DuPage County clerk says county board has no right to question her no-bid contracts

DuPage County Clerk Jean Kaczmarek refused this week to comply with a request that she attend a DuPage County Board meeting to answer questions about two contracts she approved without seeking bids.

Her appearance was requested by 10 board members in a letter sent to County Board Chair Deborah Conroy. Written by member James Zay, District 6, the letter asked that Conroy arrange for the clerk to be at the Tuesday meeting to explain the $265,000 in contracts she authorized for the purchase of envelopes and mailing materials.

Both bills were received in January and are related to the March 19 primary election. Neither has been paid, county Auditor Bill White said.

“We are concerned that the clerk’s office is not following Illinois state law and continues to not listen to or take the legal advice of our state’s attorney office,” the letter said. “This issue of the clerk not working with the county has come to a tipping point and now we are talking about hundreds of thousands of ‘taxpayers money’ that have no oversight or transparency.”

Kaczmarek pushed back Monday, telling Conroy in a written response that she would not be at the meeting.

“The county clerk is not an employee of the county board,” Kaczmarek said in her letter. “The county clerk is an independent elected official, empowered by the voters with the authority to make the expenditures required to administer fair and open elections.”

She cited a 1996 opinion from then-Illinois Attorney General James Ryan that said an elected official’s authority to make purchases required by the duties of office is not subject to restrictions by a county board.

“Consequently, a county board does not possess the authority to implement a purchasing procedure which would require the state’s attorney or a county officer to submit, for county board approval, purchase requests or payment requests for equipment or materials which the particular officer has determined are necessary for carrying out his or her duties and for which funds have been appropriated,” Ryan said in the opinion.

Kaczmarek said she believes Zay and the other board members are making the expenditures an issue in an effort to raise unjustified concerns about the integrity of the election system.

“For the second time in less than a year, vendors whose work is essential to DuPage County elections have been forced to wait months for payments I had already personally approved for services that had already been rendered,” she said. “Member Zay’s attempt to cast doubt on whether DuPage County elections are fair and unbiased is nothing new.”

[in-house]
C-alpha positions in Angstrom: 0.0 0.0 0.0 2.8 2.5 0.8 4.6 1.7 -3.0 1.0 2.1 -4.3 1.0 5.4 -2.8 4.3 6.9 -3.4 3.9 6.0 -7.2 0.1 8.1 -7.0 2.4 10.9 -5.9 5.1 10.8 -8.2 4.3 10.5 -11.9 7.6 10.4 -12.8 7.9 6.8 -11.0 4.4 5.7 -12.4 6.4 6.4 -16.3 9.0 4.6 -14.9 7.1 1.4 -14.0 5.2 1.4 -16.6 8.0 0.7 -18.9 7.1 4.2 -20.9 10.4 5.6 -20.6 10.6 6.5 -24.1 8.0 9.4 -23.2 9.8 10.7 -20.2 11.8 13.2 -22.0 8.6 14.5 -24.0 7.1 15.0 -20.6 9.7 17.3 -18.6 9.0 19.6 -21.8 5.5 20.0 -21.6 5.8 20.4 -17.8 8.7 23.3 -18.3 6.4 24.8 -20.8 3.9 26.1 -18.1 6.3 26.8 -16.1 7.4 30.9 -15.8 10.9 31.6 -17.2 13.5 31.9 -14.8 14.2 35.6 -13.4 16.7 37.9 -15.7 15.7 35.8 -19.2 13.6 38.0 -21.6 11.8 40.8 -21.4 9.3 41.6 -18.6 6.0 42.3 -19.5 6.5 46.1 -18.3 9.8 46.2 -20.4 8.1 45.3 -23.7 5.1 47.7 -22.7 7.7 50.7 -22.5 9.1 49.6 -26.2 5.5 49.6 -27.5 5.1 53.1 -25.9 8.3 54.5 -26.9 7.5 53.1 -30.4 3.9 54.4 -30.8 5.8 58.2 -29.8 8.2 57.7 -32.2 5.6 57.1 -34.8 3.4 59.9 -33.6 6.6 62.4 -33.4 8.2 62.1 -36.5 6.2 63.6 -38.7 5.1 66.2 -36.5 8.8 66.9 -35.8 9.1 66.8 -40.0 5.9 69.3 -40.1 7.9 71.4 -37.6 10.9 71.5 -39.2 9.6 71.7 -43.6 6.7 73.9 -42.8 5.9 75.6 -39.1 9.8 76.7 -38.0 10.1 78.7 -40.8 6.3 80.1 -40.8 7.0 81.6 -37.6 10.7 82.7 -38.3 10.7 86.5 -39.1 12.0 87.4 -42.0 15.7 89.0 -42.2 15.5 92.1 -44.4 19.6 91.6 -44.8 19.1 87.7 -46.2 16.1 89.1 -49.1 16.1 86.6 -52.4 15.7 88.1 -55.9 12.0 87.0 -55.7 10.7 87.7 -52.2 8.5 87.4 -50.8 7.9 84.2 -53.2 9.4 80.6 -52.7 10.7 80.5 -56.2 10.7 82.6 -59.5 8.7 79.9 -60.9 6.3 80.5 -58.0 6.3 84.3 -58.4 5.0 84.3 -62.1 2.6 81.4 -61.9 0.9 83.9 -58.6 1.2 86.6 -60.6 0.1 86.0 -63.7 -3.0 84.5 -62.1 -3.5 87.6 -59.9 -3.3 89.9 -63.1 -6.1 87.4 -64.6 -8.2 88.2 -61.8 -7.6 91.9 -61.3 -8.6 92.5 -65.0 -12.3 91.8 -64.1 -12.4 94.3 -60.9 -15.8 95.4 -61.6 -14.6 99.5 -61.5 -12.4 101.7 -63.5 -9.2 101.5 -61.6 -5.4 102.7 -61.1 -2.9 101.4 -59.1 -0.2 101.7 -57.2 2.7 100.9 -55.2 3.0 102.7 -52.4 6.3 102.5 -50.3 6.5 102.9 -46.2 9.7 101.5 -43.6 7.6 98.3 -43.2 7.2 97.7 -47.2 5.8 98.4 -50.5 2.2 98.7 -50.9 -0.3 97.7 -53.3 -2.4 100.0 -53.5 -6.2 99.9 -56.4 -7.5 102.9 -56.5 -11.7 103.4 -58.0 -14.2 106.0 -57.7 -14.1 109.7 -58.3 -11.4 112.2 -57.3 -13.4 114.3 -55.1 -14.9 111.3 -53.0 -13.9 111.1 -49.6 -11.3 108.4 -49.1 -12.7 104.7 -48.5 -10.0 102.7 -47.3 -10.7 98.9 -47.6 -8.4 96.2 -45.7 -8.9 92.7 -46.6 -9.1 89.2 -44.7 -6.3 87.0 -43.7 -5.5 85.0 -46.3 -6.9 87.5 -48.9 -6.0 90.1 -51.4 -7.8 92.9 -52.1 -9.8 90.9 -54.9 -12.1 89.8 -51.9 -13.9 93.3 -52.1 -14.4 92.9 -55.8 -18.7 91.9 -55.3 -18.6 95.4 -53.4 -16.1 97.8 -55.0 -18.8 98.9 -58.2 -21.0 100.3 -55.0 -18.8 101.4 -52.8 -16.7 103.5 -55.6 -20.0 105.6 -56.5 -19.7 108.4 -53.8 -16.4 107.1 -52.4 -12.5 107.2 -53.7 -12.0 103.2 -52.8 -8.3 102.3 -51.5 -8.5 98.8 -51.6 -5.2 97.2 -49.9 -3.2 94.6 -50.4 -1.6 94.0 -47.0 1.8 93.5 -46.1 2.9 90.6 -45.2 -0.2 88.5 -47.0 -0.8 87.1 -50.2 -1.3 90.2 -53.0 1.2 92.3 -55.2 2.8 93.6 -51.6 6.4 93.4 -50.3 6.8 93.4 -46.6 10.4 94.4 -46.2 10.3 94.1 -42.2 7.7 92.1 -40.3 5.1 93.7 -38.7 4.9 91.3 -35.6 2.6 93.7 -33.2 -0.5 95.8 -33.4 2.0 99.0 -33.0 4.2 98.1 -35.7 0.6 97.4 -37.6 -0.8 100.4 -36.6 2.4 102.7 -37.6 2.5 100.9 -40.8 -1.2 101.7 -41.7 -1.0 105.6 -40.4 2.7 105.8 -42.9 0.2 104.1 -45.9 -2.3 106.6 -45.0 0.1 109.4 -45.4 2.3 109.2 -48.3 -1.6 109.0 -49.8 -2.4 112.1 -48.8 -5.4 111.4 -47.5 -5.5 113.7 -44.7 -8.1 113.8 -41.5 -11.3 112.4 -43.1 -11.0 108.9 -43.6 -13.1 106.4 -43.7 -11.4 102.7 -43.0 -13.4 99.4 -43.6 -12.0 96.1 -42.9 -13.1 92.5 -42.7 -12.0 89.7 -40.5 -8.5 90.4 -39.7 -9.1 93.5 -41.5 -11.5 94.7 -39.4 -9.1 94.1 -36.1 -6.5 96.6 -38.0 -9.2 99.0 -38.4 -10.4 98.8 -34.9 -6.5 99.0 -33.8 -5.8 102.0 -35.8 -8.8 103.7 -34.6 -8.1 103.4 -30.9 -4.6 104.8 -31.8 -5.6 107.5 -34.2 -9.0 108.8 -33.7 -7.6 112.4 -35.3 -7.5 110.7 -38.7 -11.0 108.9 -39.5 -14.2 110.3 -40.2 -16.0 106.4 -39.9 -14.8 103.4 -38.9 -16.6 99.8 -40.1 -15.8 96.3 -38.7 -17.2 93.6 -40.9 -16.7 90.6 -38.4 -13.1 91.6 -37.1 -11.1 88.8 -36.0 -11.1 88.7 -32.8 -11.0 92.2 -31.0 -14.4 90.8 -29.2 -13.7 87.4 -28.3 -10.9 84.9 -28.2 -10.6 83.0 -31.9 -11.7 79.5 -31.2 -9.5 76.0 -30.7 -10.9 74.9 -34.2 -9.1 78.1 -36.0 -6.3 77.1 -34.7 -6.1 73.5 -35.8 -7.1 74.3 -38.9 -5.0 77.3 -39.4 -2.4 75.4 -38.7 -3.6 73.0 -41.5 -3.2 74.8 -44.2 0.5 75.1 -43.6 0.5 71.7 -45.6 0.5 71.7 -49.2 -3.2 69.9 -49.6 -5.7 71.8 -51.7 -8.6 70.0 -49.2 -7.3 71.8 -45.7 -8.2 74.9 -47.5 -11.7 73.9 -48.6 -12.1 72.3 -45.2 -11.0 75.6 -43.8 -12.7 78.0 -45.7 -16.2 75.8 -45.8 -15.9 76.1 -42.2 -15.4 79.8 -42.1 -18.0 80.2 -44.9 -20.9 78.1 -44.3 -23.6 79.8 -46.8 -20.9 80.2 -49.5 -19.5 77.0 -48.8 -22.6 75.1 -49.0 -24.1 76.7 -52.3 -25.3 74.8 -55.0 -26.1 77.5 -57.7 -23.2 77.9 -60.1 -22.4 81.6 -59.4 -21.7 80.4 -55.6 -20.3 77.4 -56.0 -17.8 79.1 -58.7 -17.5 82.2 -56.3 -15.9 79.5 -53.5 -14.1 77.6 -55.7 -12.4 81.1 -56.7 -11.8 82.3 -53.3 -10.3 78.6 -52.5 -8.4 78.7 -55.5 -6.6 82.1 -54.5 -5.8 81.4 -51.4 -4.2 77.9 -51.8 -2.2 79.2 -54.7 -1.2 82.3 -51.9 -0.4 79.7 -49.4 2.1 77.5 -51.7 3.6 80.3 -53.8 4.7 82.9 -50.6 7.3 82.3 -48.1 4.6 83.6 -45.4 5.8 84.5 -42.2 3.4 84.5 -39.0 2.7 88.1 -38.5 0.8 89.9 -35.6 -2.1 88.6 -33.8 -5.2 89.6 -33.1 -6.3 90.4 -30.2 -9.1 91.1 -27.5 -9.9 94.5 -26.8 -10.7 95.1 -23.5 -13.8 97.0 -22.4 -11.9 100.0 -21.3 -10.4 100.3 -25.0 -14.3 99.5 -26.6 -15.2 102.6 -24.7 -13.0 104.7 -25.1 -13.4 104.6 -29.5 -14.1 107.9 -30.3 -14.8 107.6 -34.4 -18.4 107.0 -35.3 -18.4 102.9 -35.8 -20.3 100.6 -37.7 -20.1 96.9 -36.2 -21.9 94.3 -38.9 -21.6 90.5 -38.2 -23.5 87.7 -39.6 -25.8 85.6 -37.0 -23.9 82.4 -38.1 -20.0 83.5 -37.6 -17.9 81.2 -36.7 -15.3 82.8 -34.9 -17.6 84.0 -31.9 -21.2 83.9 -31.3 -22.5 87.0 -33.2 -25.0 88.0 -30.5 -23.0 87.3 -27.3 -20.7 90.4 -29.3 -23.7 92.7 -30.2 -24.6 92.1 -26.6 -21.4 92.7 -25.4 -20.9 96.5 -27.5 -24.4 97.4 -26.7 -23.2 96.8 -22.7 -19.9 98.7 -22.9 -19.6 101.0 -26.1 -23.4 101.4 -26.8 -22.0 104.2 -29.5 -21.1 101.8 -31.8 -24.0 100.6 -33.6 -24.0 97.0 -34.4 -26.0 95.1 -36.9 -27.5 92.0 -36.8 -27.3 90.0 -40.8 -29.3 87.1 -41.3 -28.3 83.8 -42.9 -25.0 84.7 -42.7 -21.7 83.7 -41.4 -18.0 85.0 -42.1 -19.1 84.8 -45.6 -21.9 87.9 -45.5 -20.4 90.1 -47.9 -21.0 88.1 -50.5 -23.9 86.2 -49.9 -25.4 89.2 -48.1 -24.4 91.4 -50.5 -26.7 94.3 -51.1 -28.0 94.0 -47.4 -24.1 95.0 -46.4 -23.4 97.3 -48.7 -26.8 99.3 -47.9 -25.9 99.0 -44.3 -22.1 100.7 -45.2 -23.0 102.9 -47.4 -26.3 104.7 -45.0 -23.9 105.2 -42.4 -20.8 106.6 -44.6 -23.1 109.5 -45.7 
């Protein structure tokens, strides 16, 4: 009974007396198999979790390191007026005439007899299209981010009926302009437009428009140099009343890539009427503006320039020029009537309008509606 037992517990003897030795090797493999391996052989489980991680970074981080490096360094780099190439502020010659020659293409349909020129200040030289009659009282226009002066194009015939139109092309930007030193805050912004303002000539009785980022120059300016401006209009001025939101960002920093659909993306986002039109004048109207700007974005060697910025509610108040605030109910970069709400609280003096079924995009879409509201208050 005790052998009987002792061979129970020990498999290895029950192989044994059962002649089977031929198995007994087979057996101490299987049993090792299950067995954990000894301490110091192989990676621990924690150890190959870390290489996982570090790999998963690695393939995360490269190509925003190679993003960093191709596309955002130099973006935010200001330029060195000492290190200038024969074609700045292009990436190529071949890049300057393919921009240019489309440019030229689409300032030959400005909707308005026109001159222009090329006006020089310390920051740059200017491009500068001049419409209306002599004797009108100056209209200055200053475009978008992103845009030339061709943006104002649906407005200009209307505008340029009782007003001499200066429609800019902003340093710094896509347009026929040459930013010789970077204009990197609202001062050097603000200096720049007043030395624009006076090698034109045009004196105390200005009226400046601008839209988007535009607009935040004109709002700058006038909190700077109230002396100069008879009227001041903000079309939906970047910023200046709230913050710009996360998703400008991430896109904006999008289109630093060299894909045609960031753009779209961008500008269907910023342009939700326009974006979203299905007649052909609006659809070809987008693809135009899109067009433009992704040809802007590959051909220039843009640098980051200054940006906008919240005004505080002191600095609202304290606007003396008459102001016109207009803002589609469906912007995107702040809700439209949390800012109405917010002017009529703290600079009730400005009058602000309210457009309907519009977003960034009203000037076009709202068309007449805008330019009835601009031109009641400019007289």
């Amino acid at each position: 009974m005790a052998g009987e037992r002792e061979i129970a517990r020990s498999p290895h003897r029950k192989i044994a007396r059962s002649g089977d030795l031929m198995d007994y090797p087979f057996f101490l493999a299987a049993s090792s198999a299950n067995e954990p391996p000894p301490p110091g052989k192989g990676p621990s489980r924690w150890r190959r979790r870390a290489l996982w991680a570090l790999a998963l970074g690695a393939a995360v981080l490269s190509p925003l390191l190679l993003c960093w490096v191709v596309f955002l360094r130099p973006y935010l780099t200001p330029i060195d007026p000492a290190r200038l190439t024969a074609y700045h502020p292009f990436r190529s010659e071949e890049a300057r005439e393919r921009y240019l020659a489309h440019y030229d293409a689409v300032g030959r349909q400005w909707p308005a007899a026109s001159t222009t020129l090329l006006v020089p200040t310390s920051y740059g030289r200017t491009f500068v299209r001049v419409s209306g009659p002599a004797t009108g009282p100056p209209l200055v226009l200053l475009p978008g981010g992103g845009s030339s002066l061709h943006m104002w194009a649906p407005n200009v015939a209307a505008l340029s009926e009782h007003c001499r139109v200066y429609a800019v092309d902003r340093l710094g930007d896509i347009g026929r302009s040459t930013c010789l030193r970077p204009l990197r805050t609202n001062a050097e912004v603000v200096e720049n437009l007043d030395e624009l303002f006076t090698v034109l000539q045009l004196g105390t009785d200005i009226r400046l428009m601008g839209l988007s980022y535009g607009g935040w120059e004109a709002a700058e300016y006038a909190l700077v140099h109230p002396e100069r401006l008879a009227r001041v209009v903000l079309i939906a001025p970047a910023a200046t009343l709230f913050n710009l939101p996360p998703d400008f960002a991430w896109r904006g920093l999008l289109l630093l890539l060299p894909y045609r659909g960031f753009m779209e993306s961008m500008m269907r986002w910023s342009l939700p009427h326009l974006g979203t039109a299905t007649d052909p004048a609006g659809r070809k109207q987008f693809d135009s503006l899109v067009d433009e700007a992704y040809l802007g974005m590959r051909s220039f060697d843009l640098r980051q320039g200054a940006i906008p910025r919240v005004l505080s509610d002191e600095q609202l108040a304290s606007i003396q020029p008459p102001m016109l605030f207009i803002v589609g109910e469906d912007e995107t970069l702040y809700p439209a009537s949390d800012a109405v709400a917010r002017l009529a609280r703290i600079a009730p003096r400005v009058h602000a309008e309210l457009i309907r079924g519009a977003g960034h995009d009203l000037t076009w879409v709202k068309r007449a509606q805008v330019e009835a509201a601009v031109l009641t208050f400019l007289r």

The letter was signed by all seven Republican board members and three Democrats. Zay is a Republican and Kaczmarek a Democrat.

Kazcmarek has said publicly why bids were not sought for the contracts.

At Tuesday’s meeting, Conroy said the issue has nothing to do with the election.

“Today’s conversation is not about elections, it’s about procurement and operating a transparent, open and equitable procurement process that provides opportunity for vendors to participate and offer the lowest prices and best value to our taxpayers,” she said.

Board members were divided on how to proceed. While most voiced concern about the clerk’s actions, opinions on how to handle the matter ranged from censure to asking the Illinois Attorney General’s Office to get involved to taking Kaczmarket to civil court.

Kaczmarek herself threatened to elevate the matter from an internal government discussion to a legal one.

“I believe a courtroom, rather than the county board room, remains the proper venue for such matters to be adjudicated,” she said in her letter to Conroy.

Taking legal action, if warranted, would require a significant amount of time and money, requiring separate legal counsel for the county clerk and potentially the county board, State’s Attorney Robert Berlin said during the meeting.

“Let the chips fall where they may … if it costs us money it costs us money,” Dist. 1 board member Sam Tornatore, said Tuesday. “This is important and needs to be addressed.”

George Wiebe is a reporter for the Pioneer Press.